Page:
Following news of her father’s illness, Mampu leaves her college life in Pune and returns to her hometown in Allahabad. Amidst a turbulent sociopolitical climate that wants the old razed to dust, the city is a shell of its former self, gutted off its rich secular history, and granted a new, Hindu-centric name. Victim to the times is also the movie theater Mampu’s father has proudly operated for years, now prey to ruthless retail developers. We follow Mampu across fragments of memory she finds refuge in, as she urgently strives to reconnect with her obstinate father who vigorously clings on to a life that’s fast disappearing. As the narrative takes unexpected turns, Mampu must take hold of the reins, and choose what battles are worth fighting.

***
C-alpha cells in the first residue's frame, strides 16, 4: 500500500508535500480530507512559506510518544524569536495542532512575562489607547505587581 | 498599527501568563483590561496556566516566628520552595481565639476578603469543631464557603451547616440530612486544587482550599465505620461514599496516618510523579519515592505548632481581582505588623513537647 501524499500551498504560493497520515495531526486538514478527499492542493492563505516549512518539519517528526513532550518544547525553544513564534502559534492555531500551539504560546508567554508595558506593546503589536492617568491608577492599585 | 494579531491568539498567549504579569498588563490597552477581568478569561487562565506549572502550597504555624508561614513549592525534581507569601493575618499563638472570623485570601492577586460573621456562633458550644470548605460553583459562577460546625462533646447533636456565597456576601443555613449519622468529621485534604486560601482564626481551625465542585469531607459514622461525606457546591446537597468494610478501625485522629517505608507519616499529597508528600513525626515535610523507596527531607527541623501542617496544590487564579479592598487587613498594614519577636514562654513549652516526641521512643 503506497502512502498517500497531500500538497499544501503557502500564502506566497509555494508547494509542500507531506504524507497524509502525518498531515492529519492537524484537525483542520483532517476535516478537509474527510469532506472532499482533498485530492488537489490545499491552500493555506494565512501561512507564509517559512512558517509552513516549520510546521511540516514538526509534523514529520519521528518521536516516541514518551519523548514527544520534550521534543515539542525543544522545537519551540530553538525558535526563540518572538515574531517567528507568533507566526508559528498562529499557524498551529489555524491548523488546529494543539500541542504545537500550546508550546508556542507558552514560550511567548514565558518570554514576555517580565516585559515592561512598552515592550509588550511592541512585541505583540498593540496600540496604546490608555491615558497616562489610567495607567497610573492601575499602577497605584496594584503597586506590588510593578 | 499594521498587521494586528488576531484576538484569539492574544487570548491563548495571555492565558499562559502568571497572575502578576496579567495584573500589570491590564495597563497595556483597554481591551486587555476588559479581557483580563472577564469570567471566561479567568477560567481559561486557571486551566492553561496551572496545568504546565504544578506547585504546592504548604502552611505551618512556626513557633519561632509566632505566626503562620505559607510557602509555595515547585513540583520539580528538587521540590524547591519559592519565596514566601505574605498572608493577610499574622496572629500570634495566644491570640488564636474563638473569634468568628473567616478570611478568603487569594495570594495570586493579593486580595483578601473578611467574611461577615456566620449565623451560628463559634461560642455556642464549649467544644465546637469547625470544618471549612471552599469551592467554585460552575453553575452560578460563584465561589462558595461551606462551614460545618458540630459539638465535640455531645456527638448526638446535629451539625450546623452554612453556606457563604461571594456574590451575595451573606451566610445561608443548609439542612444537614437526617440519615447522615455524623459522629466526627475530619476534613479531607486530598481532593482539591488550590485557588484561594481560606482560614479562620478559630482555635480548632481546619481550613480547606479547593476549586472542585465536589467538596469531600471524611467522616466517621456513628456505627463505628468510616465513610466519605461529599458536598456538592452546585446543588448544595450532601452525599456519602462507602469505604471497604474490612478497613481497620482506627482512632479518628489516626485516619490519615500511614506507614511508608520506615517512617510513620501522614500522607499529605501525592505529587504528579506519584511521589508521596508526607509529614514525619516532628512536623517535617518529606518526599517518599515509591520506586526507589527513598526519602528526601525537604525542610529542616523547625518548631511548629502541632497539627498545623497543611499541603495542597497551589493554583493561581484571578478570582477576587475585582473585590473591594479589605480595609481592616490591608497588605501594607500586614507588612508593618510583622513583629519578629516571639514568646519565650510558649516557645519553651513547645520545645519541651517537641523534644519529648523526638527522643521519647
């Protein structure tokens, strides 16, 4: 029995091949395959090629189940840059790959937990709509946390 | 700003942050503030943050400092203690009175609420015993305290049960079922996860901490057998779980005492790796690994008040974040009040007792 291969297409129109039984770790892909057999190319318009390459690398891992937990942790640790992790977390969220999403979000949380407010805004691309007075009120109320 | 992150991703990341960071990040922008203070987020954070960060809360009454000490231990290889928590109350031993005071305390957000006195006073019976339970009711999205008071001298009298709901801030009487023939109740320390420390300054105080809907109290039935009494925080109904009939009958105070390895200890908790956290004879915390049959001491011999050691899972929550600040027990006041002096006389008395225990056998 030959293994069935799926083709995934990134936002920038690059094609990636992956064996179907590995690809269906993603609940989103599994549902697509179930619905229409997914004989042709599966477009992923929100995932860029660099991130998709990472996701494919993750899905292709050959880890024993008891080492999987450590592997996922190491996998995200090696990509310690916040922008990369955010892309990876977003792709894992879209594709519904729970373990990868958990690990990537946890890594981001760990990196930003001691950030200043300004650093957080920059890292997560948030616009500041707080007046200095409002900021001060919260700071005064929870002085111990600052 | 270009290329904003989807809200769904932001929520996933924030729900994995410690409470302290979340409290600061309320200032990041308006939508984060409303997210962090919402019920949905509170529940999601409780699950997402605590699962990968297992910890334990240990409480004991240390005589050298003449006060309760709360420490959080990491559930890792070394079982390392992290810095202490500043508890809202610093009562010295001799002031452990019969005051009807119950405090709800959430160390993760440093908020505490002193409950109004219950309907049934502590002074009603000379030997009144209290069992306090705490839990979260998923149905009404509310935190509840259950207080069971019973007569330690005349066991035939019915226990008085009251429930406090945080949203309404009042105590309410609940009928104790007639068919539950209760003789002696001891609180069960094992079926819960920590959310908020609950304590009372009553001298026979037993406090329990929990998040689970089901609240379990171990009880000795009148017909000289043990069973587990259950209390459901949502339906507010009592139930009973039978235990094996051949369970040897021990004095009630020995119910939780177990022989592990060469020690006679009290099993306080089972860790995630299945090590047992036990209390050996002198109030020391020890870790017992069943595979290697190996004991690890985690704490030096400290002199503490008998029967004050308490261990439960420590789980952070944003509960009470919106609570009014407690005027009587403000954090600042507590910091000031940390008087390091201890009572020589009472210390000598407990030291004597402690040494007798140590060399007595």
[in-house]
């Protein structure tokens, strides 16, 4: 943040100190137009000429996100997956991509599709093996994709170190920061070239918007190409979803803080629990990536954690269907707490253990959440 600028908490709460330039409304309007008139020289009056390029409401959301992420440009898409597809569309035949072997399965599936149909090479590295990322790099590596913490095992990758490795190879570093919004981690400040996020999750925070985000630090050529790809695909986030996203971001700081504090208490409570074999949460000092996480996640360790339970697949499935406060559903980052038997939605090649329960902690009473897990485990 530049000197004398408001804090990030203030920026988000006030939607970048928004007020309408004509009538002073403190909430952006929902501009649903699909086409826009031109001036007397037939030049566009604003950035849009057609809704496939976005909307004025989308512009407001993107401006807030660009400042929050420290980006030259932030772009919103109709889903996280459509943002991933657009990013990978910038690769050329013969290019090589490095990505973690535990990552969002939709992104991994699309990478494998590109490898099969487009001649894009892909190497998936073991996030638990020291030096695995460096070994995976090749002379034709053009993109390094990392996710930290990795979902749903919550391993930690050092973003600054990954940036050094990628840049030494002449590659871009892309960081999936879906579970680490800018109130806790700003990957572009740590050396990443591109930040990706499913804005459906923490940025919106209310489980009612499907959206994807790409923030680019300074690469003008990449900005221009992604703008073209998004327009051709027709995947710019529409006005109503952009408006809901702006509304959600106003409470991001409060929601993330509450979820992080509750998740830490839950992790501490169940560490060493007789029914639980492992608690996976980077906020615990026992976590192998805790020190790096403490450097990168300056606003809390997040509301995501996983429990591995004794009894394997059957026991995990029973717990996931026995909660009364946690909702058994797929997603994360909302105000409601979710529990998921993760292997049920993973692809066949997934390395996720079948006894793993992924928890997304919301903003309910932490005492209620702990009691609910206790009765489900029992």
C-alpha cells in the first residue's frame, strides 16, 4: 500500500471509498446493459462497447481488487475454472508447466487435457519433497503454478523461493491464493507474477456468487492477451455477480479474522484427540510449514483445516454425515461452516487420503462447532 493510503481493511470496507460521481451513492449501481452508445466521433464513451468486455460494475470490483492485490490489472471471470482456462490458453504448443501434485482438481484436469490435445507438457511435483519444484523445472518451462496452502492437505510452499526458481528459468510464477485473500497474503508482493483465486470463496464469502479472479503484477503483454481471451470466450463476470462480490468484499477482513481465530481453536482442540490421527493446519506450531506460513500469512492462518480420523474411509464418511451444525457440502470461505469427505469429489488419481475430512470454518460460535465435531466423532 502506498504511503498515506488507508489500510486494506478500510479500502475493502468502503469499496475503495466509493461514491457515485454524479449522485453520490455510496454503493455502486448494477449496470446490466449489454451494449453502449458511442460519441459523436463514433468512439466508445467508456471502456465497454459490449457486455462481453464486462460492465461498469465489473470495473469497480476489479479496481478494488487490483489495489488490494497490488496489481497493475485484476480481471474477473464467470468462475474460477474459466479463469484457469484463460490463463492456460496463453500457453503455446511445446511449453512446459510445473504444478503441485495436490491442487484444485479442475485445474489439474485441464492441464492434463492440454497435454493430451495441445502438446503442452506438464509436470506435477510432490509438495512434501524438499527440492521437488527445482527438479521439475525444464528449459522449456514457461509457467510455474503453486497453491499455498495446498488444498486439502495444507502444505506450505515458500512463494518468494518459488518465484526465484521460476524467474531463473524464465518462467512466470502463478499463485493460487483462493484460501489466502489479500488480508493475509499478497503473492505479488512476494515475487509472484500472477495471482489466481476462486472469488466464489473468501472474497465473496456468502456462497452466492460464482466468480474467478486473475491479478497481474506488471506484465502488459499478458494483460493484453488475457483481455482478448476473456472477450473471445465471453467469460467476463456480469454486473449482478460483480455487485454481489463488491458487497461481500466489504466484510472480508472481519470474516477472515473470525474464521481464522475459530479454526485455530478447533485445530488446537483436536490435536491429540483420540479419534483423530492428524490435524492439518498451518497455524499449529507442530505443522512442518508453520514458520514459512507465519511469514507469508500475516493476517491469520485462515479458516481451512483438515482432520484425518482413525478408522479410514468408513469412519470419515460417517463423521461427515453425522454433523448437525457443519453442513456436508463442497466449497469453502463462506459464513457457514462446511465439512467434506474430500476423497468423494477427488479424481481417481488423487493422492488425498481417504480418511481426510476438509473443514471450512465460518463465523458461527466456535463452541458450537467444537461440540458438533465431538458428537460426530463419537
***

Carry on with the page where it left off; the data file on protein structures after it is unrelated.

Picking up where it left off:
Bristling with authenticity, this stirring directorial debut paints a multi-layered portrait of a city in violent transition, in all its disfigurement and tragic vulnerability. At the heart of it emerges a clear-eyed portrait of a young woman coming of age, effortlessly embodied by Amrita Bagchi. Faraz Ali eloquently uses the intimate father-daughter relationship to speak of the value of our personal and communal histories, inviting us to contemplate the responsibility each generation has to weigh the burden of preserving the past through winds of change.
Faraz Ali is an Indian writer-director working in both art and commercial disciplines. After his master’s in advertising, he went to an immersive film appreciation program at FTII, Pune. Werner Herzog mentored Ali at the Rogue Film School in Munich, Germany. SHOEBOX is his first feature film.